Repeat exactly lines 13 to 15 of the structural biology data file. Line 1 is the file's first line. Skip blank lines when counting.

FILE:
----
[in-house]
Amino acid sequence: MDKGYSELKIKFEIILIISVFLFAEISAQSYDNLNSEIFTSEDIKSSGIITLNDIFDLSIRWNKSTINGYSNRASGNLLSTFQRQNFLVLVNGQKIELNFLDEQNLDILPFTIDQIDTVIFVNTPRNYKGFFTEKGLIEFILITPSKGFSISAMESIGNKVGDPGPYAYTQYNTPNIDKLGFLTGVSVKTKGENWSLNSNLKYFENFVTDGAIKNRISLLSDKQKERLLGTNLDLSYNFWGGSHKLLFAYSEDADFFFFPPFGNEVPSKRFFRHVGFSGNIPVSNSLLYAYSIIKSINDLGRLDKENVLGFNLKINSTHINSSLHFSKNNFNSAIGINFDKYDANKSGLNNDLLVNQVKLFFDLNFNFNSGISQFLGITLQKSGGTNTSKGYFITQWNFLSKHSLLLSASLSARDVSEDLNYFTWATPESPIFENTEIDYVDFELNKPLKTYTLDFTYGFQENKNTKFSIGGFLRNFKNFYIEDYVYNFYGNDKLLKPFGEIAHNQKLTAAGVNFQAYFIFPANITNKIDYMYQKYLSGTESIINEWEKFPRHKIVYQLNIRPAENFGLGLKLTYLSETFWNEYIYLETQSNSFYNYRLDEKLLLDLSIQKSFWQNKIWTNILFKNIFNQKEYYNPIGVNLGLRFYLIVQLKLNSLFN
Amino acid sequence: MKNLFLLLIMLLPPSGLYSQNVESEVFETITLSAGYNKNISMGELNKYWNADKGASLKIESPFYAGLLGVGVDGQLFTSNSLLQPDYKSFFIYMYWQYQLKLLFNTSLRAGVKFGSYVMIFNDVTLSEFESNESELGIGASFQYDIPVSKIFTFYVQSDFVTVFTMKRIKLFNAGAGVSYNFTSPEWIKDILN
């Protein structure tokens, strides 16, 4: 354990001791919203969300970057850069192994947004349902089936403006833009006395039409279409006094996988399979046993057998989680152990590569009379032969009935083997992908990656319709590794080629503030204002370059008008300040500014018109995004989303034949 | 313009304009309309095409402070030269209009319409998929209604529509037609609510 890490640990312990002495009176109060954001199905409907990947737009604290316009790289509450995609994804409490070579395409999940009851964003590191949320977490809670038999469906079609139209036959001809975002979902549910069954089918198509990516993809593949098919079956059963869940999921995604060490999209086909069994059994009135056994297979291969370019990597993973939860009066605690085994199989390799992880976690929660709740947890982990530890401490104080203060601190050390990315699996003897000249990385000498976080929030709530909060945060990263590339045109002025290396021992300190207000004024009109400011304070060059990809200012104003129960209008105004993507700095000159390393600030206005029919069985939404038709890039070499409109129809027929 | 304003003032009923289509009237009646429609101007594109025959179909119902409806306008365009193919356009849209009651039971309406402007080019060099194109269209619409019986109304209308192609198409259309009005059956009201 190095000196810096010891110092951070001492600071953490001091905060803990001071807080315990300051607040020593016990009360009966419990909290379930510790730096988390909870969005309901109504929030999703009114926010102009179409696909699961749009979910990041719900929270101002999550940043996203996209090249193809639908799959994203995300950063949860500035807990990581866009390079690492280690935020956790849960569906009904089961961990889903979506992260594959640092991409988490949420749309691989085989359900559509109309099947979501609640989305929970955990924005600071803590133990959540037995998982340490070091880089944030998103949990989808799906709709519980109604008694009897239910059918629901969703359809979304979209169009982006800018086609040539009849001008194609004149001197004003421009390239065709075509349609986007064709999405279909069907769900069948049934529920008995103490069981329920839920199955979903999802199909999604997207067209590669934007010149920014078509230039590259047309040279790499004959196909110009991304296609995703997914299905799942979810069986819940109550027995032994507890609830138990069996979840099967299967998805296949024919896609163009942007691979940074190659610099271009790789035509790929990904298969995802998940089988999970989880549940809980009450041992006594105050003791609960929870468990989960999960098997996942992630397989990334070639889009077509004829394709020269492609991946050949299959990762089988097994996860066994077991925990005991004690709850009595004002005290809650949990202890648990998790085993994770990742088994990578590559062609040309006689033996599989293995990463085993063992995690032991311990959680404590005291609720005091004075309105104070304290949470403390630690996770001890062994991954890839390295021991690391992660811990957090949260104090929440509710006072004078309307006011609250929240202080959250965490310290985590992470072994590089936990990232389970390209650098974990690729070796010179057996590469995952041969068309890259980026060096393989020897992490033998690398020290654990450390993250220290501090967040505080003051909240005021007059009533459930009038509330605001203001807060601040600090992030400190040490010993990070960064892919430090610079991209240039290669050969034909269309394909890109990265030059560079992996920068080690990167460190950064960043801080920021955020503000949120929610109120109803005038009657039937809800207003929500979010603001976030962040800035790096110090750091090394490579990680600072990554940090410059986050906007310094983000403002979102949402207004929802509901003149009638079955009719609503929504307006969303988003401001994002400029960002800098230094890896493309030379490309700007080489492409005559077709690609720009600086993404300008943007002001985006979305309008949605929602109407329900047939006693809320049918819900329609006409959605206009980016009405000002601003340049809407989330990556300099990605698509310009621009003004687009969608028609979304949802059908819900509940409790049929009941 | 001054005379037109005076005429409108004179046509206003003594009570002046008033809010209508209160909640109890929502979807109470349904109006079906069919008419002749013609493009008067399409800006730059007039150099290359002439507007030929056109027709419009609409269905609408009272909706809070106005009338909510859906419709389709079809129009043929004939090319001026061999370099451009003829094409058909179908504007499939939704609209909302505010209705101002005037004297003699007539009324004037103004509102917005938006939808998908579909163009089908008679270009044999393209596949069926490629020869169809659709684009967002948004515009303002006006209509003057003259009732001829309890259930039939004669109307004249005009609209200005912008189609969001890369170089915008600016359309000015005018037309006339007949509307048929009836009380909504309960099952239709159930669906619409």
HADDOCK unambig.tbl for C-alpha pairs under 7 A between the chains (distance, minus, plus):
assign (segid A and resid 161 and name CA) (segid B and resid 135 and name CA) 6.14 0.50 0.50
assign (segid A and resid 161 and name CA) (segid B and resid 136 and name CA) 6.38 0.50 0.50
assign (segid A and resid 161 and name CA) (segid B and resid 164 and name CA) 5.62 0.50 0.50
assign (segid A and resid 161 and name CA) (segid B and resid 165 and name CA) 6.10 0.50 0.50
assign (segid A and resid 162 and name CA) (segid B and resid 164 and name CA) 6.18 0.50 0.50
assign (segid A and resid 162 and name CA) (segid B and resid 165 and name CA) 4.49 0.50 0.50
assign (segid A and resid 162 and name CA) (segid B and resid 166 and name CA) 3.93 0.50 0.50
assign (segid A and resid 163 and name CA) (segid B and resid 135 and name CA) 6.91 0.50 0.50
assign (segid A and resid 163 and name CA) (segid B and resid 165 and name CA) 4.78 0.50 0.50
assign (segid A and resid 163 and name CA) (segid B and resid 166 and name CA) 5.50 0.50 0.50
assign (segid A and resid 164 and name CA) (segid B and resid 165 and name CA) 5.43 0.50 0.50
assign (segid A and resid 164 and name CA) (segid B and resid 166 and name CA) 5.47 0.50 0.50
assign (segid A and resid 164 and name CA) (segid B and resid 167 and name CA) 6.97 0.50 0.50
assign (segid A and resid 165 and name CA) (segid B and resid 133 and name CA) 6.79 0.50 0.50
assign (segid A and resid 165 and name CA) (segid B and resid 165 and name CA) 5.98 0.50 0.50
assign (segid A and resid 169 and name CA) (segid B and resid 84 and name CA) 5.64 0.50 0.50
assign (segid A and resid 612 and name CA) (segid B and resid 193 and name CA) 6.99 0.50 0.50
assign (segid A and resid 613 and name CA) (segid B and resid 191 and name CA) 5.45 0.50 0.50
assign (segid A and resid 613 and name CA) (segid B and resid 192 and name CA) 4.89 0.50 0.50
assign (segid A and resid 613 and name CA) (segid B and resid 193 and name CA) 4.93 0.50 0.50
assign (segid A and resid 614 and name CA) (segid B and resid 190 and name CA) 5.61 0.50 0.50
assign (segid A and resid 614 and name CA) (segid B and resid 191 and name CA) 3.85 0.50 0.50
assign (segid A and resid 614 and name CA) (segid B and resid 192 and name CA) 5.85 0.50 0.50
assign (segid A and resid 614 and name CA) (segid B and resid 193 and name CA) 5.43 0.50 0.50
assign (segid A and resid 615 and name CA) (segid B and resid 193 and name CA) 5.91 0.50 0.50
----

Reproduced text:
assign (segid A and resid 163 and name CA) (segid B and resid 135 and name CA) 6.91 0.50 0.50
assign (segid A and resid 163 and name CA) (segid B and resid 165 and name CA) 4.78 0.50 0.50
assign (segid A and resid 163 and name CA) (segid B and resid 166 and name CA) 5.50 0.50 0.50